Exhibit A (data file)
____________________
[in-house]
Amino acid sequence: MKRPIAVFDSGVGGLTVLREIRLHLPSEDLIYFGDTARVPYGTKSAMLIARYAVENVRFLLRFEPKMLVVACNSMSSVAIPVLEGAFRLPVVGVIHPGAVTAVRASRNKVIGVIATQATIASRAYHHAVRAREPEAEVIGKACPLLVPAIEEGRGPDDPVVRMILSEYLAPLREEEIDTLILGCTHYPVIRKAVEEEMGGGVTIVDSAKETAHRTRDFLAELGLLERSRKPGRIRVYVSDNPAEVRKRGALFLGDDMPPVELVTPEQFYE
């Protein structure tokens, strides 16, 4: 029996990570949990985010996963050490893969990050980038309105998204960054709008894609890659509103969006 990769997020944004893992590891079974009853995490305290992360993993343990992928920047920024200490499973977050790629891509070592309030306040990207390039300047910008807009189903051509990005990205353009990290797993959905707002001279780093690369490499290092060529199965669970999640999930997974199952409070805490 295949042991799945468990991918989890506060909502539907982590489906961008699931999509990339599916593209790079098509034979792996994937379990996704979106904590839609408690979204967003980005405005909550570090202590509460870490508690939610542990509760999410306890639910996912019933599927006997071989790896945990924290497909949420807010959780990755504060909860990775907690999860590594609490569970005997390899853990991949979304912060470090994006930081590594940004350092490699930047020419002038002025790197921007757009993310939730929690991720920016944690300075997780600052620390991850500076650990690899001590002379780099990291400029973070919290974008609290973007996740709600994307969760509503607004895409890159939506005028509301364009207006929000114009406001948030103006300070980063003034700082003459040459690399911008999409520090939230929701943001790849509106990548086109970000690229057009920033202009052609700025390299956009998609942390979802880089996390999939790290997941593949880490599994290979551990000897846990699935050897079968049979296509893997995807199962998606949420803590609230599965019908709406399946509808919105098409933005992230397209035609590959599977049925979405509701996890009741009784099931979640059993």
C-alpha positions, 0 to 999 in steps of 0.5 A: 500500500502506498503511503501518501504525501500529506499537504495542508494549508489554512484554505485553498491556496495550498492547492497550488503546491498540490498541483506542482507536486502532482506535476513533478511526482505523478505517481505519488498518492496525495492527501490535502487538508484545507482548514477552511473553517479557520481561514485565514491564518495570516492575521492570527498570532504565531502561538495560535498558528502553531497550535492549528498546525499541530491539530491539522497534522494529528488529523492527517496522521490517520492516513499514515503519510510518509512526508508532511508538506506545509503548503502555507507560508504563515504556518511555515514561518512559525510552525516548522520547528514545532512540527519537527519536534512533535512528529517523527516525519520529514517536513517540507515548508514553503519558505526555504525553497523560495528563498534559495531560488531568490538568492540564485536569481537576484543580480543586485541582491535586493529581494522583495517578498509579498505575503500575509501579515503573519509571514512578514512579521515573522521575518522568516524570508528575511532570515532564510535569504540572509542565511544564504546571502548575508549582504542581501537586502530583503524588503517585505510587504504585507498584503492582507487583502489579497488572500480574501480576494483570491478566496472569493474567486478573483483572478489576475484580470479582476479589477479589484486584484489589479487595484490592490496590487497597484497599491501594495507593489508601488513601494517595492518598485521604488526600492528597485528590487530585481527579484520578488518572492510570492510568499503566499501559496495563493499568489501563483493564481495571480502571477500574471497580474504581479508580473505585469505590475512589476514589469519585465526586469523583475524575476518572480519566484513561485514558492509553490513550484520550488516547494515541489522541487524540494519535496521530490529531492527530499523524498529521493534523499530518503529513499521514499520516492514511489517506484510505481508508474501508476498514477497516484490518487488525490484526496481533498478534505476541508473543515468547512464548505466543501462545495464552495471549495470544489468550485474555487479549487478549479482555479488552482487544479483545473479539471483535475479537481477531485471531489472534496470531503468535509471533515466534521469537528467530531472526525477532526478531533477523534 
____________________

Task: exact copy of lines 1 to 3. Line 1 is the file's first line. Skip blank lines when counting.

[in-house]
Amino acid sequence: MKRPIAVFDSGVGGLTVLREIRLHLPSEDLIYFGDTARVPYGTKSAMLIARYAVENVRFLLRFEPKMLVVACNSMSSVAIPVLEGAFRLPVVGVIHPGAVTAVRASRNKVIGVIATQATIASRAYHHAVRAREPEAEVIGKACPLLVPAIEEGRGPDDPVVRMILSEYLAPLREEEIDTLILGCTHYPVIRKAVEEEMGGGVTIVDSAKETAHRTRDFLAELGLLERSRKPGRIRVYVSDNPAEVRKRGALFLGDDMPPVELVTPEQFYE
């Protein structure tokens, strides 16, 4: 029996990570949990985010996963050490893969990050980038309105998204960054709008894609890659509103969006 990769997020944004893992590891079974009853995490305290992360993993343990992928920047920024200490499973977050790629891509070592309030306040990207390039300047910008807009189903051509990005990205353009990290797993959905707002001279780093690369490499290092060529199965669970999640999930997974199952409070805490 295949042991799945468990991918989890506060909502539907982590489906961008699931999509990339599916593209790079098509034979792996994937379990996704979106904590839609408690979204967003980005405005909550570090202590509460870490508690939610542990509760999410306890639910996912019933599927006997071989790896945990924290497909949420807010959780990755504060909860990775907690999860590594609490569970005997390899853990991949979304912060470090994006930081590594940004350092490699930047020419002038002025790197921007757009993310939730929690991720920016944690300075997780600052620390991850500076650990690899001590002379780099990291400029973070919290974008609290973007996740709600994307969760509503607004895409890159939506005028509301364009207006929000114009406001948030103006300070980063003034700082003459040459690399911008999409520090939230929701943001790849509106990548086109970000690229057009920033202009052609700025390299956009998609942390979802880089996390999939790290997941593949880490599994290979551990000897846990699935050897079968049979296509893997995807199962998606949420803590609230599965019908709406399946509808919105098409933005992230397209035609590959599977049925979405509701996890009741009784099931979640059993």